Some of it is 'preteen' type talk, other bitsseem to be frustration at not being able to talk to the teacher (the usual 'theres no point, she won't listen anyway' excuse for not doing something!)
I'm close to giving up. I've told him to write everything down so that at least I might have an idea what blocks he's making himself and try and get the teacher/student relationship back on track, not by them doing what he wants but by giving him a clear plan of actions and what their expectations are because hes just winding himself in knots.

LadyMuck Mon 10-Feb-14 16:44:39

There are 2 different aspects here:-

a) will he cover all the maths he needs to know in time for the major exams he has next year (13+ then CE). You and he need to have comfort from the school and teacher that regardless of which set he is in, the work required will be covered.

b) whether or not you or your son agree with the setting decision, I cannot imagine any school will back down whilst your ds is throwing a strop. There is a hint in all of this that your ds believes that he is in the "wrong set", and whilst he lets that show I suspect the school will place more emphasis on training his character than actually worrying about his actual progression in maths. Once a child with potential has the right attitude towards learning they can catch up pretty quickly, but a decent school will try to stamp on poor attitude pretty quickly.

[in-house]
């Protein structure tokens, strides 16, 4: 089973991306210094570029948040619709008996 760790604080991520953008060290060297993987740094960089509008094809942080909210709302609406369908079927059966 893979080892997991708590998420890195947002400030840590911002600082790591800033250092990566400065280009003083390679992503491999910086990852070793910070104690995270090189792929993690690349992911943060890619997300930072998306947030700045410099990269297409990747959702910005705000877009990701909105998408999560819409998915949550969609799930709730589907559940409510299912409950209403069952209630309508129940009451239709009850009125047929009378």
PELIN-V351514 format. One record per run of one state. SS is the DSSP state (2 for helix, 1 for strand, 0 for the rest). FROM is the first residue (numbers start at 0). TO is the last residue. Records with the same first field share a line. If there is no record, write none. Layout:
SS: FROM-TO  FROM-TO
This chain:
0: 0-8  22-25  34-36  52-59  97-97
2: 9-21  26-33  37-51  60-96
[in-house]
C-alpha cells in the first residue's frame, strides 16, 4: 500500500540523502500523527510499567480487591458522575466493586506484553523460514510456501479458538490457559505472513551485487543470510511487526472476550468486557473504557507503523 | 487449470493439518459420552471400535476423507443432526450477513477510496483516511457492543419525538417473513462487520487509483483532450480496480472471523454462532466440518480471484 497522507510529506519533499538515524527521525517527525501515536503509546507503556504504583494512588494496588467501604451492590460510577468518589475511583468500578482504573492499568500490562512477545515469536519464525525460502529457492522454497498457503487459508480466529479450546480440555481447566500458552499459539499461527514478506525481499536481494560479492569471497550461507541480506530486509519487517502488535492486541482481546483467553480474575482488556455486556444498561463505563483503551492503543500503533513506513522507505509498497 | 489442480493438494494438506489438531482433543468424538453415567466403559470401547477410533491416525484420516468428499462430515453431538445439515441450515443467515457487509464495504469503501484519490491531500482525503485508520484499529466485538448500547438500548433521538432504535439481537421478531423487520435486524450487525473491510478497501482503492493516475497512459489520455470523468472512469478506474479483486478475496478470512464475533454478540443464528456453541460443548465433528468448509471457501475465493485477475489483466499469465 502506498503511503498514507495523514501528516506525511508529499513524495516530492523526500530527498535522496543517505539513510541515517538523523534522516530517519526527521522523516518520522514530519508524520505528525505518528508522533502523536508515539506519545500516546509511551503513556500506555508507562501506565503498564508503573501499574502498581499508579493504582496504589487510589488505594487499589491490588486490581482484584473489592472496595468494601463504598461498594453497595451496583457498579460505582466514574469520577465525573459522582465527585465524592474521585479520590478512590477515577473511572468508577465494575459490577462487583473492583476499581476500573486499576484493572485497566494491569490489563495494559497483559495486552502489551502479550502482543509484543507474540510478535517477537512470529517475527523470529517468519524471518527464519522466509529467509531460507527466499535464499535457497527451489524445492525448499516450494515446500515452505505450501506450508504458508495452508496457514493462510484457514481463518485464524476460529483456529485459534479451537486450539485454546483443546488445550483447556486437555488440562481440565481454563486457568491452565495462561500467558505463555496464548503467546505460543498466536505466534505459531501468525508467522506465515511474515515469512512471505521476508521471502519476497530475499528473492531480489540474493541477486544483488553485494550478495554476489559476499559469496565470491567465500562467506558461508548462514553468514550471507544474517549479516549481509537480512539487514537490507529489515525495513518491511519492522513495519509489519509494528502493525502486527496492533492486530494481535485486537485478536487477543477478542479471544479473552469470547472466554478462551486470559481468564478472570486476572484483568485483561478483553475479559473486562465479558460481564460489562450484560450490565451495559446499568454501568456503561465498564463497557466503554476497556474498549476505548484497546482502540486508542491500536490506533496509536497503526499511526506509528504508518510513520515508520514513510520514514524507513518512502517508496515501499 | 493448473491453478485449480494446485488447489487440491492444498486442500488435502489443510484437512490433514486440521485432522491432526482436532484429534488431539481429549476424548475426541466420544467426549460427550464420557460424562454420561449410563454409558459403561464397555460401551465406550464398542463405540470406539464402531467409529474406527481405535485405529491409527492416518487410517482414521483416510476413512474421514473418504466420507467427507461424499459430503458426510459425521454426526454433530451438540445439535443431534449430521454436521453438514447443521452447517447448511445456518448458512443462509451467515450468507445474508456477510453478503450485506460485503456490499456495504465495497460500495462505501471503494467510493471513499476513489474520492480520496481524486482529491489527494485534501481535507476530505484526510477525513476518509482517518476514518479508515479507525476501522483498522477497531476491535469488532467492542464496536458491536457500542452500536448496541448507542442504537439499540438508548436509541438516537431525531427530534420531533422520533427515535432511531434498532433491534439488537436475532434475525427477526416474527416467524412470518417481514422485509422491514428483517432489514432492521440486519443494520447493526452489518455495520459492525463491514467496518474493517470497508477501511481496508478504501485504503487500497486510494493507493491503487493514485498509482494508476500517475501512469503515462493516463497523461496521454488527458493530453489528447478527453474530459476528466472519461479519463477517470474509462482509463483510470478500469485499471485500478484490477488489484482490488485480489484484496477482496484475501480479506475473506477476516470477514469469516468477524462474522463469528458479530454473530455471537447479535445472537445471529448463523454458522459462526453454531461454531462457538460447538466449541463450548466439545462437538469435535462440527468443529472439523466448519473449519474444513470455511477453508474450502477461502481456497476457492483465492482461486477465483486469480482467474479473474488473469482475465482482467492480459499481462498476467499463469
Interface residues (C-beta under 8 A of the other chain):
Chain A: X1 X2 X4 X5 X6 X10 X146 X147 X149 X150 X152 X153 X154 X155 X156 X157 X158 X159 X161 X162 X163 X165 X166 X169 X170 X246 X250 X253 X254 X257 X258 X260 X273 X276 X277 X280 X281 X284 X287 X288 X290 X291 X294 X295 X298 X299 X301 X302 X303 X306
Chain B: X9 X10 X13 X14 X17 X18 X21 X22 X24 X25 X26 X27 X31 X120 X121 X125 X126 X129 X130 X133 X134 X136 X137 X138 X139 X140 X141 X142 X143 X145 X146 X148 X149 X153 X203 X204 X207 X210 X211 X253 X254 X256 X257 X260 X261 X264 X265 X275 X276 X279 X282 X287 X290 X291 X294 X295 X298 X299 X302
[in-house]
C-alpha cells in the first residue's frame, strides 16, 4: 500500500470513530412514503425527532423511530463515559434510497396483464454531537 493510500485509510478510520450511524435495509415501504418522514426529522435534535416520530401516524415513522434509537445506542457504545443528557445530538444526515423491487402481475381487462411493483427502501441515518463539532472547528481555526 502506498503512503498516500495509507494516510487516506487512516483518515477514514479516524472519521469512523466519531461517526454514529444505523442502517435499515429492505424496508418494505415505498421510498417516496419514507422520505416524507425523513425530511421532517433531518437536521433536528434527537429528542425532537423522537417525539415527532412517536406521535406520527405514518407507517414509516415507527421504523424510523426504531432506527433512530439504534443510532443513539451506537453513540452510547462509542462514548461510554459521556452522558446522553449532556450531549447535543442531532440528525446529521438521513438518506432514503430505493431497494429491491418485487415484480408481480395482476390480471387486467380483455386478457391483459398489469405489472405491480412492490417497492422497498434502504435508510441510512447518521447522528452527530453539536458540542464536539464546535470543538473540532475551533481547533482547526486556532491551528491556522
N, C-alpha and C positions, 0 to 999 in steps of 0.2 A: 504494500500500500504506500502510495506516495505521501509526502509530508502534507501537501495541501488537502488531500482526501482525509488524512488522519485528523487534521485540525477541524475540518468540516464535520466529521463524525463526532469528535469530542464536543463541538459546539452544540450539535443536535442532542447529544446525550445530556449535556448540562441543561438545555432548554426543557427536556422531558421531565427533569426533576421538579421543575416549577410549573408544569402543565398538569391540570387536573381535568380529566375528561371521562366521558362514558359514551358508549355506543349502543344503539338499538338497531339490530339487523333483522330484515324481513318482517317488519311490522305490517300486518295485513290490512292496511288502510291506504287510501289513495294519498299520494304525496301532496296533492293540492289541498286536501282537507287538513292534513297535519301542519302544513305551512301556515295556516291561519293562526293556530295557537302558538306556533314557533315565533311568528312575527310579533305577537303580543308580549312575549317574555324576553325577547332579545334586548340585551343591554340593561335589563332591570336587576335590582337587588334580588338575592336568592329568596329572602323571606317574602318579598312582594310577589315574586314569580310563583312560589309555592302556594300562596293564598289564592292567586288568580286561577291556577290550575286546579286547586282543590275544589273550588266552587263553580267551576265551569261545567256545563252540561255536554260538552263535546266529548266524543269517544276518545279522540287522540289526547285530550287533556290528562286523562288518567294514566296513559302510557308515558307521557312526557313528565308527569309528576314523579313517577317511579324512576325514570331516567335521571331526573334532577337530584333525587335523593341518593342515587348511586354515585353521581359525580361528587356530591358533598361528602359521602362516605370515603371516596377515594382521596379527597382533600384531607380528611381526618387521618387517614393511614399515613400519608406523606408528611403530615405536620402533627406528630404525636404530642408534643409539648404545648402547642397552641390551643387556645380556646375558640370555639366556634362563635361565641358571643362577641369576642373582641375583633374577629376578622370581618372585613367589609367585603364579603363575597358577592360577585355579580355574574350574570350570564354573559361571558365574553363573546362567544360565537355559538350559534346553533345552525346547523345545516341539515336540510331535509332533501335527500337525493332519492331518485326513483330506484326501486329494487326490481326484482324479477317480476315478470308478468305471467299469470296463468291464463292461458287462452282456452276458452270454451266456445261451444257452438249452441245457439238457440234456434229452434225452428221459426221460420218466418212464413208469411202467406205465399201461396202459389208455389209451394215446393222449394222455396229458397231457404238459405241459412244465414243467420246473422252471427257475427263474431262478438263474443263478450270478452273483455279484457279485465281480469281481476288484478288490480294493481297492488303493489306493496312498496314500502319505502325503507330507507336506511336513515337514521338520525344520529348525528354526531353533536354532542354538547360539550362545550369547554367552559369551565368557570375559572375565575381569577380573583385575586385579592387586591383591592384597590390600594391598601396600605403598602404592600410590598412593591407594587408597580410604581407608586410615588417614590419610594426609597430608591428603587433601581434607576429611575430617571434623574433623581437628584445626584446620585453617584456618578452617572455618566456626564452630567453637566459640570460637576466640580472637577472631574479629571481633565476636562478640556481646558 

At the very least you are going to need to get a positive reference for your son from the prep school, so you have no choice but to play the role of "parent who fully supports school decisions" even if the teacher is obviously incompetent or unfair (and I'm not saying that you think they are), and the decision was the wrong one.